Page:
Off the Kuff Rotating Header Image

Harris County

FBI seeks Astroworld info

Spill ’em if you got ’em.

The FBI has created a website that seeks information on the deadly Astroworld Festival, the Houston Police Department said Friday.

Members of the public can upload photos and video from the Nov. 5 event at NRG Park. Police said in a statement that they’re specifically looking for media from between 8 p.m. and 11 p.m. “of the main venue area,” which can be uploaded at fbi.gov/astroworld.

“HPD continues to lead this investigation and we appreciate the assistance from our federal partners at the FBI,” the statement read. The federal agency has previously offered to help with the investigation.

I genuinely have no idea how likely this is to result in usable, actionable information. For that matter, it’s not really clear to me what HPD might uncover in its investigation. I think we’re more likely to learn things from the county’s internal investigation and from the various lawsuits – whichever one gets to discovery first will probably be the main source of new information. But you never know.

Interview with Dylan Osborne

Dylan Osborne

This week I’m going to focus on the two executive offices in Harris County that are not County Judge that feature contested primaries. Both were won by Dems in the countywide sweep of 2018, and so both are held by first-termers. The incumbent Harris County Treasurer is Dylan Osborne, who knocked off longtime incumbent Orlando Sanchez after winning a three-way primary. You can hear the interview I did with him for that race here. Earlier this month, Treasurer Osborne announced a historic partnership with Unity Bank, one of the few Black-owned banks in the country, here in Harris County. The Harris County Treasurer’s office has fairly modest duties, with the main one being responsible for handling payments and moving funds. That wasn’t always the case, and we talked about what Osborne has done with the duties he has, and what else there is and could be to do with that office. You can listen to that discussion here:

As with the judicial Q&A’s, more information about Democratic primary candidates, including links to the interviews and judicial Q&As, can be found on Erik Manning’s spreadsheet. I will periodically round up the links to these posts as well.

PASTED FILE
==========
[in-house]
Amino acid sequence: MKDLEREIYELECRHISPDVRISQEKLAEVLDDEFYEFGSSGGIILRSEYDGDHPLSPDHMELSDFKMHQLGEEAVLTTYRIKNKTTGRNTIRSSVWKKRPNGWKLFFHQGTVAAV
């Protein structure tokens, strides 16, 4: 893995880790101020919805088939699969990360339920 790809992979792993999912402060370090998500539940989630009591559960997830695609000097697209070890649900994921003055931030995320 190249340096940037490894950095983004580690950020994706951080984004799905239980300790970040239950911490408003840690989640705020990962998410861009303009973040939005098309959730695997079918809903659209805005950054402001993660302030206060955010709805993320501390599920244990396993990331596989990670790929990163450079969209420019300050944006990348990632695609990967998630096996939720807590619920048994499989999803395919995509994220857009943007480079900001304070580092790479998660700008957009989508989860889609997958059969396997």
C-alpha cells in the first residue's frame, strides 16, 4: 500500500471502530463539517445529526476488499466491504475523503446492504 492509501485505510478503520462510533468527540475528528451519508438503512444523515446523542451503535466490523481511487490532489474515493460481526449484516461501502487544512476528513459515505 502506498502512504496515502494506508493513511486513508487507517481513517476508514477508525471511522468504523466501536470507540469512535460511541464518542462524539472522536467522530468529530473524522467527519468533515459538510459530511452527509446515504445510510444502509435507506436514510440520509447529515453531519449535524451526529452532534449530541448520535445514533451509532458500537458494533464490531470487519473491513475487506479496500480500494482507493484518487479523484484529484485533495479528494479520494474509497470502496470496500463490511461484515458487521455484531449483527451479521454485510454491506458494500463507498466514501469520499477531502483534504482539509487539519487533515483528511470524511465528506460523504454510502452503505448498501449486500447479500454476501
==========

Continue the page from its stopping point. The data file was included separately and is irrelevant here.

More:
Judicial Q&A: Chris Watson

(Note: As I have done in past elections, I am running a series of Q&As for judicial candidates in contested Democratic primaries. This is intended to help introduce the candidates and their experiences to those who plan to vote in March. I am running these responses in the order that I receive them from the candidates. Much more information about Democratic primary candidates, including links to the interviews and judicial Q&As, can be found on Erik Manning’s spreadsheet.

Chris Watson

1. Who are you and what are you running for?

My name is Chris Watson and I am running for Harris County Justice of the Peace, Precinct 1 Place 2

2. What kind of cases does this court hear?

This court hears community based issues such as small claims, evictions, and truancy.

3. Why are you running for this particular bench?

I have been working for a better quality of life in this community for many years. This position will allow me to have an immediate impact on the people in our community. I feel this position offers me a great chance to touch lives and have immediate impact in this community in a positive way. For example, truancy cases, in particular, can give me the chance to positively touch the lives of our community youth, maybe before they are committed to lives of continuous crime. I would like to institute creative, positive ideas to deal with truant students and their parents.

4. What are your qualifications for this job?

Besides meeting all the stipulated legal qualifications for the Justice of the Peace in Texas, my experience as a licensed Texas mediator, legal researcher for more than 15 years and community activist in this community for more than 25 years, has uniquely prepared me to serve the people of this community as a Justice in our community court.